back to article India asks Nokia for £340 million in tax

India has added itself to the growing list of nations putting extra pressure on global tech titans over tax-related matters, after reportedly tapping Nokia on the shoulder regarding irregularities which could total 30bn Rs (£340m). A spokesman for the Finnish phone maker told The Hindu it was “visited” by tax officials at the …

COMMENTS

This topic is closed for new posts.
Headmaster

Re the headline

"Indian asks Nokia for 340 MILLION in tax", you don't seem to mention which particular Indian did the asking.

0
3
Silver badge
FAIL

Re: Re the headline

See that "Send Corrections" link. Try it.

0
0
Headmaster

Re: Re the headline

I know it's there, but I'm getting a bit disappointed in the lack of proofreading on El Reg of late.

2
0
Silver badge
Happy

Re: Re the headline

This is web 2.0 darling, YOU are the proof reader.

3
0
Devil

Re: "Send Corrections" link

I have tried it.

It's about as good as the equivalent on the BBC's News site.

At least in the comments we can share a giggle and a groan

0
0
Big Brother

"visited"...

"... the Finnish phone maker told The Hindu it was “visited” by tax officials ..."

Putting the word "visited" in quotes makes me suspect that three ghosts tax officials turned up sequentially on Christmas Eve, wanting to discuss tax past, tax present and tax future.

4
0
Anonymous Coward

Re: "visited"...

Surely the words "Finnish" and "phone maker" should have been put in quotes as well...

4
1
Happy

Indian process

1. Place bill for 340m

2. Barter loudly for 20 minutes, with much hand waving and posturing

3. Settle on bill for £24.50 plus £1,000 in cash to each inspector for their "expenses"

2
0
Anonymous Coward

Re: Indian process

Sort of, but more like 170m in taxes and the other 170m split between all the bribes.

0
0
Anonymous Coward

We should follow their example, we're obviously too soft on big companies.

4
0
Thumb Up

Agreed, maybe we could outsource our goverment to India, certianly worth a try.

3
0
Silver badge

Ah yes, India..

The desperatley poor country that despite recieving beeelions in handouts, having an advanced space program and now acting as tax collectors, never seems to have enough money to provide for its people...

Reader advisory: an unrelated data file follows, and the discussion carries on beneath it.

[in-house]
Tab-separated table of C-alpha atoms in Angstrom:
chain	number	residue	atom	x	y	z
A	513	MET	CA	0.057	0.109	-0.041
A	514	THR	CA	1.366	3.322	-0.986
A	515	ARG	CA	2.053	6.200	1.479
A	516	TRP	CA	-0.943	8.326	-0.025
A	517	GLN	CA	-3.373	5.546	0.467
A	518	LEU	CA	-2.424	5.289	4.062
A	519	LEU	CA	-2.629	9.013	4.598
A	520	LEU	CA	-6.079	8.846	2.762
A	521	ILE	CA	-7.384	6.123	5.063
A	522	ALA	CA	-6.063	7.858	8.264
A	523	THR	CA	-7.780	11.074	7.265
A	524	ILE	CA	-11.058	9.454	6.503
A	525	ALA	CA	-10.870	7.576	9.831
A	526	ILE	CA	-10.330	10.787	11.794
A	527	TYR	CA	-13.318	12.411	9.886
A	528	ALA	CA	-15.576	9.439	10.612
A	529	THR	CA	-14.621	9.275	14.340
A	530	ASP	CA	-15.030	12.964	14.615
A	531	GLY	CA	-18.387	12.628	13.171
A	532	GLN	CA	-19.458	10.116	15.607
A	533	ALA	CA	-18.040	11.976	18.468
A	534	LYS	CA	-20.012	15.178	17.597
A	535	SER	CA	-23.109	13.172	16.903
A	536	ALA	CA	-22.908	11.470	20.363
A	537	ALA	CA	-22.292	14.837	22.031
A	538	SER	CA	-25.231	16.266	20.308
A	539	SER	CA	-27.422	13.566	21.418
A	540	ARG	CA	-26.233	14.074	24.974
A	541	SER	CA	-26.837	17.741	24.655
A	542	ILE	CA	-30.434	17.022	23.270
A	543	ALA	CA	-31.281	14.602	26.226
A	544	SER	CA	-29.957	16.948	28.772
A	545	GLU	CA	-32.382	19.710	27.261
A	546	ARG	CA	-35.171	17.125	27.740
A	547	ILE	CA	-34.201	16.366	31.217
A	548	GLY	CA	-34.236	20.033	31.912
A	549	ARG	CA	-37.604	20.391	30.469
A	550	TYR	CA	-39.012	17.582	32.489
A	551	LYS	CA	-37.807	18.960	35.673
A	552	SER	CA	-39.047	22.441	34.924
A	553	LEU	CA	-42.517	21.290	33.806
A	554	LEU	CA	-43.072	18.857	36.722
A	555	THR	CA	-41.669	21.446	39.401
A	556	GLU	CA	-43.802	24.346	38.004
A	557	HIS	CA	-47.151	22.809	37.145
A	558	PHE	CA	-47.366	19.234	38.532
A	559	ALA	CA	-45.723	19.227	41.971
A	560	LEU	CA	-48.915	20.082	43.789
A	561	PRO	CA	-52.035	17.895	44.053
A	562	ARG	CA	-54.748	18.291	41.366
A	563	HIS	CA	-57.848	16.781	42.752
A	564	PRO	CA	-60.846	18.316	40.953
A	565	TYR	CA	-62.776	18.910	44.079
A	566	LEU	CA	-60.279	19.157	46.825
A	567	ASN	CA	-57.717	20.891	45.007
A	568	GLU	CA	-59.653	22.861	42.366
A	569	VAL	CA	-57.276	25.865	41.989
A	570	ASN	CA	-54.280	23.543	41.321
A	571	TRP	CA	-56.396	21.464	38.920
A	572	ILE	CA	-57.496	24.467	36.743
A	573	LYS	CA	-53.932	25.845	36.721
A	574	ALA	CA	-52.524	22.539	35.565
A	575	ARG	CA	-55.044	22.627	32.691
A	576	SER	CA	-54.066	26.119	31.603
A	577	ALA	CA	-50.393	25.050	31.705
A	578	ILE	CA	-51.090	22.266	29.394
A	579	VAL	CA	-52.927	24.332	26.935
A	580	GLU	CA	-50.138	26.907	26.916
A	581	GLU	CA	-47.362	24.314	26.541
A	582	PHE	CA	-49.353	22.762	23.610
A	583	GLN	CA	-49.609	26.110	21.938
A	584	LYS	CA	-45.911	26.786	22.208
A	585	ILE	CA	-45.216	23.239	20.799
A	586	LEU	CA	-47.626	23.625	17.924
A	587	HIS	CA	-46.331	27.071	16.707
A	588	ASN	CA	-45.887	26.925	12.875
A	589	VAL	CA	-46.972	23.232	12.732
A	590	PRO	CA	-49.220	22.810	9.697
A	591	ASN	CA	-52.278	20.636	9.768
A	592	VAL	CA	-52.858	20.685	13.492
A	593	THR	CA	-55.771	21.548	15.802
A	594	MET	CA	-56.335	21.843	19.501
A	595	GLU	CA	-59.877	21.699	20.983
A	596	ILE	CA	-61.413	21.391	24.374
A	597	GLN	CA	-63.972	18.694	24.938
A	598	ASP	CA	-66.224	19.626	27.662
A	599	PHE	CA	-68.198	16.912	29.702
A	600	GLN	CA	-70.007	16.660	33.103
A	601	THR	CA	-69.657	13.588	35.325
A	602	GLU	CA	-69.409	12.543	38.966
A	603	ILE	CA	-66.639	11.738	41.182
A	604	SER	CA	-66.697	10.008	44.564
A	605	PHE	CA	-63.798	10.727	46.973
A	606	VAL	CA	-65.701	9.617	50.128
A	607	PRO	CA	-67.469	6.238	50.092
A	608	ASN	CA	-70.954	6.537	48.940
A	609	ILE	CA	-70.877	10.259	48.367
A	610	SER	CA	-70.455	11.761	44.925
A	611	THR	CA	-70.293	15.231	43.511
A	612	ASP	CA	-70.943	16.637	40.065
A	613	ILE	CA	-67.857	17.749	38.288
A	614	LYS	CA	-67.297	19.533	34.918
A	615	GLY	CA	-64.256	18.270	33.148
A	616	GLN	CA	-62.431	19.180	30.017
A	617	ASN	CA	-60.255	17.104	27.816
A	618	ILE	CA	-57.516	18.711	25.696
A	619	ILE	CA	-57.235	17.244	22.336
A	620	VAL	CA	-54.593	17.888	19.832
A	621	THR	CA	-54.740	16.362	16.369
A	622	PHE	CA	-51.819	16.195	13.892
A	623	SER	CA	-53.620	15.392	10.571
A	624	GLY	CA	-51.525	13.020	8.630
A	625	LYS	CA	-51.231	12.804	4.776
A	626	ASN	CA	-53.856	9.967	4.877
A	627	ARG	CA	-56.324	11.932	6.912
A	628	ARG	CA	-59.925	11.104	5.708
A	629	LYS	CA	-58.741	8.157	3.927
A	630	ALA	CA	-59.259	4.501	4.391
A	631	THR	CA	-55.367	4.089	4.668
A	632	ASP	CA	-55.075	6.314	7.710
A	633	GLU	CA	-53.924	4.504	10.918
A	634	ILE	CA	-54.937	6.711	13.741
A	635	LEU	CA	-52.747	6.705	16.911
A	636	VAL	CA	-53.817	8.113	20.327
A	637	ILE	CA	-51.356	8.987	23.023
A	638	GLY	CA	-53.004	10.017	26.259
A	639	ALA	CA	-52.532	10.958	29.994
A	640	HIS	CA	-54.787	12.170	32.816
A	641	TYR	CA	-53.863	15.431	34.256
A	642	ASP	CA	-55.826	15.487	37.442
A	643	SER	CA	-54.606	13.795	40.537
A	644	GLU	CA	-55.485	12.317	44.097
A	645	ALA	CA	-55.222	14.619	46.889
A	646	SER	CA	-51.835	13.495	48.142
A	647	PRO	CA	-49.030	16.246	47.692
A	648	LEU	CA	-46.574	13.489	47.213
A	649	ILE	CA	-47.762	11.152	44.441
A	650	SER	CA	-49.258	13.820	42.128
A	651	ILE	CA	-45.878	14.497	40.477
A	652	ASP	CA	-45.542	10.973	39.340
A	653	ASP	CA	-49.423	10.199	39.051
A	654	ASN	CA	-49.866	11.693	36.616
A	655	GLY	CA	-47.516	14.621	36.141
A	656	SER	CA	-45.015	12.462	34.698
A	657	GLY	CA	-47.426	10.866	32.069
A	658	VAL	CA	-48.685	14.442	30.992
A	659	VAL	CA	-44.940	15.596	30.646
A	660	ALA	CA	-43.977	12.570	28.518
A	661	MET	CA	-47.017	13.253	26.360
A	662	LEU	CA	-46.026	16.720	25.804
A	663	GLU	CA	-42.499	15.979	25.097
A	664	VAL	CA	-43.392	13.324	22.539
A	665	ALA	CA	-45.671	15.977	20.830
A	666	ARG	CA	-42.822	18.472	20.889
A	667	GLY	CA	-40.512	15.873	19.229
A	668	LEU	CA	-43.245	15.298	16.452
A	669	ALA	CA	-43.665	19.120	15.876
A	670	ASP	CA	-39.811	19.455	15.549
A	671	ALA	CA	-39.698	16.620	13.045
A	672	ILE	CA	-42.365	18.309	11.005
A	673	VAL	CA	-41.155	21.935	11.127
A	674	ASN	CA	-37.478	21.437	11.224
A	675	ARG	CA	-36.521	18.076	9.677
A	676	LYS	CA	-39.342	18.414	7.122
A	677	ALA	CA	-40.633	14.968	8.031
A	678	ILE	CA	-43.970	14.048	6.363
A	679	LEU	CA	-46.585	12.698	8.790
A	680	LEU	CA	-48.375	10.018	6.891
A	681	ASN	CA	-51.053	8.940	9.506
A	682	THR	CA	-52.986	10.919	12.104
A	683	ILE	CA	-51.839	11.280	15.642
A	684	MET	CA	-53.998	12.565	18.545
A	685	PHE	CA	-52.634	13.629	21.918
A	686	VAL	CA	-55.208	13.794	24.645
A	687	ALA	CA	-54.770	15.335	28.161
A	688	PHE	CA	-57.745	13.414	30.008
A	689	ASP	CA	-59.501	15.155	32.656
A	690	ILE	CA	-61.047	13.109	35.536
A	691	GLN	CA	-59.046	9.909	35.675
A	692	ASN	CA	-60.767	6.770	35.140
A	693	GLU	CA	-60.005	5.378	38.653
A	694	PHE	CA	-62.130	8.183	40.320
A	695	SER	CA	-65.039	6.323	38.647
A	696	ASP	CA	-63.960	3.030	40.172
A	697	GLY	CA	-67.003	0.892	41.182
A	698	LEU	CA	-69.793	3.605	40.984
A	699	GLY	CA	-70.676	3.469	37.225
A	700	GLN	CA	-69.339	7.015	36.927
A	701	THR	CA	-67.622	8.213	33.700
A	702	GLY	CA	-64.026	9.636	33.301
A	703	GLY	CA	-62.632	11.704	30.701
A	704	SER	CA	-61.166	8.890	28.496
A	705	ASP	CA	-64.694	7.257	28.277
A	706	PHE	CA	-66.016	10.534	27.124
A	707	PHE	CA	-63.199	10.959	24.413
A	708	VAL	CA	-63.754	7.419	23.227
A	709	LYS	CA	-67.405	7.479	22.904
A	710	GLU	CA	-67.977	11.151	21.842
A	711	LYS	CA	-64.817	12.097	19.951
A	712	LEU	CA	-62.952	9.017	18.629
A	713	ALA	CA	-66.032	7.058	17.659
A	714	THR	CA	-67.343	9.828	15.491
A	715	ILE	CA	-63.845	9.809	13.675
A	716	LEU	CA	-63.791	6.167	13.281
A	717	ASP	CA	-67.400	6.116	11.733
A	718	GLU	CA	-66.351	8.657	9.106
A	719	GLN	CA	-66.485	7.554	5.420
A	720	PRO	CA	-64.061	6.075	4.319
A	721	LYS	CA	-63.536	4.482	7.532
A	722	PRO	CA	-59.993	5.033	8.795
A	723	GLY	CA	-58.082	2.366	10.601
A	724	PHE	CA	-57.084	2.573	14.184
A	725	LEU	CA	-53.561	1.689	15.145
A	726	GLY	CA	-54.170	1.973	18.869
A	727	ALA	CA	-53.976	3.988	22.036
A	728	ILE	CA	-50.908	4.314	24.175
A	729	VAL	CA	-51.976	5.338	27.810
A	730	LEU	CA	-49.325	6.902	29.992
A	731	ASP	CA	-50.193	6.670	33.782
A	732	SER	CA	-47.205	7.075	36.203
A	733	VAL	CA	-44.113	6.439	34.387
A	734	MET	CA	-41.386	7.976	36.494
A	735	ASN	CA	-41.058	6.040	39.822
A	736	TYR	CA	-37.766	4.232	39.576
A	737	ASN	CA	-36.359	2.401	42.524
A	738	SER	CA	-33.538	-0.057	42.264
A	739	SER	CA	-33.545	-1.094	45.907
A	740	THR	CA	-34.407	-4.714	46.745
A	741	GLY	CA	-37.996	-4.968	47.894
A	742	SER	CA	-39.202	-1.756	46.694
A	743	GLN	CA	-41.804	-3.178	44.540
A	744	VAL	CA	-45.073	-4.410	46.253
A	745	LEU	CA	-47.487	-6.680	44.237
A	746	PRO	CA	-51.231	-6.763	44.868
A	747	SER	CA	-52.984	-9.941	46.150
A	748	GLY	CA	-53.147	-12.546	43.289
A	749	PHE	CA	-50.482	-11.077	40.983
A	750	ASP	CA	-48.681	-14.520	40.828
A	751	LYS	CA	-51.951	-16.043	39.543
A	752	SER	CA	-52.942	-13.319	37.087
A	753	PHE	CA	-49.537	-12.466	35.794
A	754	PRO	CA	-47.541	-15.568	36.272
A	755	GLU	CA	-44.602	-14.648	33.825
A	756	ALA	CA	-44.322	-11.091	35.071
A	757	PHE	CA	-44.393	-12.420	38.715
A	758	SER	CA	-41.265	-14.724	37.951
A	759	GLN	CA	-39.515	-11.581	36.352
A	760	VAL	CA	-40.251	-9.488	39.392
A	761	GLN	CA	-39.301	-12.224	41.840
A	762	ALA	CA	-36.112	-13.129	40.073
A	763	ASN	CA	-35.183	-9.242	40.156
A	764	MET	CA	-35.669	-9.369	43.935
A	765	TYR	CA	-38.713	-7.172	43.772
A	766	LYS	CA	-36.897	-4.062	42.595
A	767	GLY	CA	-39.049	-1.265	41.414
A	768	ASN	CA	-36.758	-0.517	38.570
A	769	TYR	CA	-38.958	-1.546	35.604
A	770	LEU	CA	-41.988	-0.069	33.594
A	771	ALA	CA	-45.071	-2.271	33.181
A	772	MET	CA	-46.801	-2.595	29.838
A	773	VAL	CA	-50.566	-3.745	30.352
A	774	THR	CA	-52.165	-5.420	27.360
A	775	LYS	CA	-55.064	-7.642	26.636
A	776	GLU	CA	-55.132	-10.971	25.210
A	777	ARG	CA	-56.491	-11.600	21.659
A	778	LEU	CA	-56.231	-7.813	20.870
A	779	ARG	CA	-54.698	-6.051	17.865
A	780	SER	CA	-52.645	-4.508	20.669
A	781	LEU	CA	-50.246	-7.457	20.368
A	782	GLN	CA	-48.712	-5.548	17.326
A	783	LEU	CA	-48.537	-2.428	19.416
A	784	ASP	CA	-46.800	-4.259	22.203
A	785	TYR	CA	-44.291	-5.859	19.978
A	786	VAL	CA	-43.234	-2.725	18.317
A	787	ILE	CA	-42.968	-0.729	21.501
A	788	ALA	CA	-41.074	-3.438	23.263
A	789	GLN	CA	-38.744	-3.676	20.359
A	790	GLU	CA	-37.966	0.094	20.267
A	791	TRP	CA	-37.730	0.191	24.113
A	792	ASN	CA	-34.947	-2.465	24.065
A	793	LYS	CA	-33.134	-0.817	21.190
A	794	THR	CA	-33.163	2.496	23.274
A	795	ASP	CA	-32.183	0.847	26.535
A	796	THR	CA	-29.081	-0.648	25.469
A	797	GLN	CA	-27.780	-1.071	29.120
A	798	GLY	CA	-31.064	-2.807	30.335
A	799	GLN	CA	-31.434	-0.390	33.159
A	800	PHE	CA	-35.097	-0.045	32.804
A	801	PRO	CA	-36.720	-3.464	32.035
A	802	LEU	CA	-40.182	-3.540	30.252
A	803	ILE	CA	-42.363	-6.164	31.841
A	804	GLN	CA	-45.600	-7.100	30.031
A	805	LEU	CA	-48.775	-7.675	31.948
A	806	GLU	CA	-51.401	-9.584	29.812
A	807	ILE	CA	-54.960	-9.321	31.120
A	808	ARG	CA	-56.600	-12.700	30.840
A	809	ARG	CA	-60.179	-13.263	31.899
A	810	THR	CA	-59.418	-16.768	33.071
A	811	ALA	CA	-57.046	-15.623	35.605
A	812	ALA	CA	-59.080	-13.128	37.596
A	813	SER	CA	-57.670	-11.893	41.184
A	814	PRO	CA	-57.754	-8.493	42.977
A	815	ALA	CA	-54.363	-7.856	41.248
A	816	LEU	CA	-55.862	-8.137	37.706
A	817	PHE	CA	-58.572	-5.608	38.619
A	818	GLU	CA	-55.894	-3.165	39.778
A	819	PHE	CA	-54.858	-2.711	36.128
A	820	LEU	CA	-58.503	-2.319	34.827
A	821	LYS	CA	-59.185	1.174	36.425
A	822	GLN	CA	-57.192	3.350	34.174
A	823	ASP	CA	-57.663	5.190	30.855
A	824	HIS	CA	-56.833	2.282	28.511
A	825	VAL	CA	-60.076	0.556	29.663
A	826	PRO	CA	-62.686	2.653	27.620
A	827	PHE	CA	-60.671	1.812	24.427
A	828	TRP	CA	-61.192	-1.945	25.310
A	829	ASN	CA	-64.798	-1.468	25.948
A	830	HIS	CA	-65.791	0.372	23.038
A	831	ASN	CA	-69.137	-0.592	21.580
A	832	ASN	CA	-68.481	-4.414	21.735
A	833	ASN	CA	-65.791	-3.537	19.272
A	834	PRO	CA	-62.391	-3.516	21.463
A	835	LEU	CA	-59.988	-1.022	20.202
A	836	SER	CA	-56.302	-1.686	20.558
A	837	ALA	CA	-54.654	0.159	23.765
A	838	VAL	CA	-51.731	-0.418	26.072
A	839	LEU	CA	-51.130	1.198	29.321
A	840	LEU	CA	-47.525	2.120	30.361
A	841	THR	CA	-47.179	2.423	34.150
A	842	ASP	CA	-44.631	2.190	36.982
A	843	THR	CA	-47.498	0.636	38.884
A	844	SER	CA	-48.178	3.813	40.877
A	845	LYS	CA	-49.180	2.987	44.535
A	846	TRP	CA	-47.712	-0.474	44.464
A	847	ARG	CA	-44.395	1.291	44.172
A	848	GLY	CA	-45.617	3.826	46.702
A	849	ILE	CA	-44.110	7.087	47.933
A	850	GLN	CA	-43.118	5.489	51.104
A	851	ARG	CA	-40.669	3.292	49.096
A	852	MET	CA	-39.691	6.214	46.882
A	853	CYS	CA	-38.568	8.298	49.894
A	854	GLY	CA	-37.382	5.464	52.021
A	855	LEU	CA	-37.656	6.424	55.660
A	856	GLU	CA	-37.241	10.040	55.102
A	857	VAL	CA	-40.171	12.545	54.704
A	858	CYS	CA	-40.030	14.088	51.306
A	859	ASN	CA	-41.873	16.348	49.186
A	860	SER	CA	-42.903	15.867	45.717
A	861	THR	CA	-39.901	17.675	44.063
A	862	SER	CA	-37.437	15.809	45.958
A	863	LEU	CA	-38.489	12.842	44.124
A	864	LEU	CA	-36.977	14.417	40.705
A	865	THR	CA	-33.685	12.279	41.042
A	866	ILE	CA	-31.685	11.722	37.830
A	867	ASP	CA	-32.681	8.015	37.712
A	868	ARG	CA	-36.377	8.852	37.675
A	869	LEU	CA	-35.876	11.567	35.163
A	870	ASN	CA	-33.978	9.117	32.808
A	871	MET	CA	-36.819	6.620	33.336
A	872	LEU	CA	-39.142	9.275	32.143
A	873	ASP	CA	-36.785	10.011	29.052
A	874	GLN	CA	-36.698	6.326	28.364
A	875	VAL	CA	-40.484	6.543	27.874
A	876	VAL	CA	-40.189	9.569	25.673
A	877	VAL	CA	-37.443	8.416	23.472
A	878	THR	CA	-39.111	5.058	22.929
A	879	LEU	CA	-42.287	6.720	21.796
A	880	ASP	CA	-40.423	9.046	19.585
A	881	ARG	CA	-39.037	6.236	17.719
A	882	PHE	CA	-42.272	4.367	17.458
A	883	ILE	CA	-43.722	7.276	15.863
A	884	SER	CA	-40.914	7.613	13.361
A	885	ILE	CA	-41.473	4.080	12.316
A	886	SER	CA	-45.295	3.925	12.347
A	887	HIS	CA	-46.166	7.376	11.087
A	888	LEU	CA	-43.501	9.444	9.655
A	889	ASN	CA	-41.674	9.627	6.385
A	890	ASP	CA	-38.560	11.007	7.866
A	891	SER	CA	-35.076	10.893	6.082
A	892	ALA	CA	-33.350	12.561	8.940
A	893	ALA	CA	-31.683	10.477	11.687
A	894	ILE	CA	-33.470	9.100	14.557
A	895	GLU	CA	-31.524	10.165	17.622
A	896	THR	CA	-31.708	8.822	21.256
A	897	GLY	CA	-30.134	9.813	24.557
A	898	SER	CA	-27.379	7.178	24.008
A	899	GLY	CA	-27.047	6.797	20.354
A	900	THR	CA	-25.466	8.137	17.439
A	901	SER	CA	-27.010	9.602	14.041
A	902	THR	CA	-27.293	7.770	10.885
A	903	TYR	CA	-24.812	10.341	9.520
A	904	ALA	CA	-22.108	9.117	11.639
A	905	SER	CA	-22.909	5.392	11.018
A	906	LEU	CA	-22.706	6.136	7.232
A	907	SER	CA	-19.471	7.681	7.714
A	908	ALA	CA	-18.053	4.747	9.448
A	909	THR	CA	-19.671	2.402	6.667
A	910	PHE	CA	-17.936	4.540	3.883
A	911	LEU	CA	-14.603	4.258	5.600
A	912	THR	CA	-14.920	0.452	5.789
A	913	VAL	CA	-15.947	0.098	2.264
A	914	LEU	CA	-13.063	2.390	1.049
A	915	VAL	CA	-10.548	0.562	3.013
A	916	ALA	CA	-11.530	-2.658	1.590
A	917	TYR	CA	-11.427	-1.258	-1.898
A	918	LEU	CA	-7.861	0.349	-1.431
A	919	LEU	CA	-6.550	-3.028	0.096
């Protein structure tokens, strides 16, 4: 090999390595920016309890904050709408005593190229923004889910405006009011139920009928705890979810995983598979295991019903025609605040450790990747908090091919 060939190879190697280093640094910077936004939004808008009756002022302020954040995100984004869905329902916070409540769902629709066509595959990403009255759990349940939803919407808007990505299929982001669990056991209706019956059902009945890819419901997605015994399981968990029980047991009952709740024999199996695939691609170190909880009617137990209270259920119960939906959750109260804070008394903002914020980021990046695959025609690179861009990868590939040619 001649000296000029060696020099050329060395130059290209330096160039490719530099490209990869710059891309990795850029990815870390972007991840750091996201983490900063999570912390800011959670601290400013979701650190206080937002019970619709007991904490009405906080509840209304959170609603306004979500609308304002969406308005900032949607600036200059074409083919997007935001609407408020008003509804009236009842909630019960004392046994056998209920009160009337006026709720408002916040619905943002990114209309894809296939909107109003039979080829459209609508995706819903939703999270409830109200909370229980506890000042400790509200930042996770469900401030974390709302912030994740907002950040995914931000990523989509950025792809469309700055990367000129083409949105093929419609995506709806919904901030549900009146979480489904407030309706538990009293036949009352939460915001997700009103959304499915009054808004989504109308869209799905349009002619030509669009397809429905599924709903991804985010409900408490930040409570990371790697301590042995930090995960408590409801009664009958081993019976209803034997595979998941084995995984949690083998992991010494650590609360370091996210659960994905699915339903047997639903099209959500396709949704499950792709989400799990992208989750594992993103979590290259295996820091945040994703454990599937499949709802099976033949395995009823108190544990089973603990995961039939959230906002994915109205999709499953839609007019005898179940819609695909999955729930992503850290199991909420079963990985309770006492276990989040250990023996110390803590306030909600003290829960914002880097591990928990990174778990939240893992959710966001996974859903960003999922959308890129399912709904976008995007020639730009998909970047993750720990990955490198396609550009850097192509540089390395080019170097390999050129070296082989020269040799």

Funny that....

2
1
Anonymous Coward

Re: Ah yes, India..

That's just silly. It's like saying that the UK should spend nothing on say the military until child poverty in the UK completely ends. Now if there were no social care packages or reforms at all, but just a massive space and defence program (a la North Korea, as far as one can tell), you would have a point. But that is most certainly not the case.

Also unlike the UK, there is an ambition to be independent and self sufficient in India. Space technology for eg, flows into the defence industry. That's less money being spent buying European and American weapons in the future, and possibly more revenue in the future as the West invests less in such industries. The UK already pretty much depends on America, and all the "special friend" status is nothing but a glorified term for "America's bitch". Off the top of my head, the Iraq war and extradition come to my mind.

And as far as I am aware there have been no EU style bailouts or deficit budgets to the order of the UK in India.

India still has a long way to go, but I don't think someone, certainly not in the UK, gets to complain about what and how it is going about its business.

The UK also has a fair amount of work to do, and worse, is not moving in the right direction.

Funny that??

3
3
Bronze badge
Black Helicopters

Re: Ah yes, India..

"The desperatley poor country that despite recieving beeelions in handouts"

The emerging country that gets a lot of kickbacks in the form of foreign government "aid" to purchase from EU/US arms firms.

Fixed that for you.

2
0
Anonymous Coward

Yes and No

In India's case there will be politicians and civil servants taking kickbacks to settle the matter. The reason foreign companies mostly suffer is probably because of the Bribery and Corruption Act and well foreign companies probably try harder to avoid tax, and are of more interest to western news.

As for the UK, I think it is the American companies that seem to get away with it more often than not. I personally think that there is a general perception in the UK that the Americans are always right. HMRC (and the government for that matter) probably looks at these American companies with awe.

1
0
Anonymous Coward

Hey you, corporations, pay yer bloody fair share of tax!

You know it's right.

0
1

Re: Hey you, corporations, pay yer bloody fair share of tax!

Turns out they all usually pay the correct amount of tax. Whether you think its fair or not is another issue.

As usual: avoidance != evasion.

1
0
Megaphone

Can they pay the fine in Lumias

They seem to have alot of those around gathering dust....

3
1
Silver badge

If I remember the story properly from the BBC

What is happening here is that the Indian government is retrospectively changing the tax rules, and then expecting foreign companies on just roll over and pay more tax for years they already thought were closed. It is a policy that is specifically designed to extract more money from non-Indian companies that are operating in India.

It's within what a government can do, but is clearly not going to make companies operating in India happy.

2
0
This topic is closed for new posts.

Forums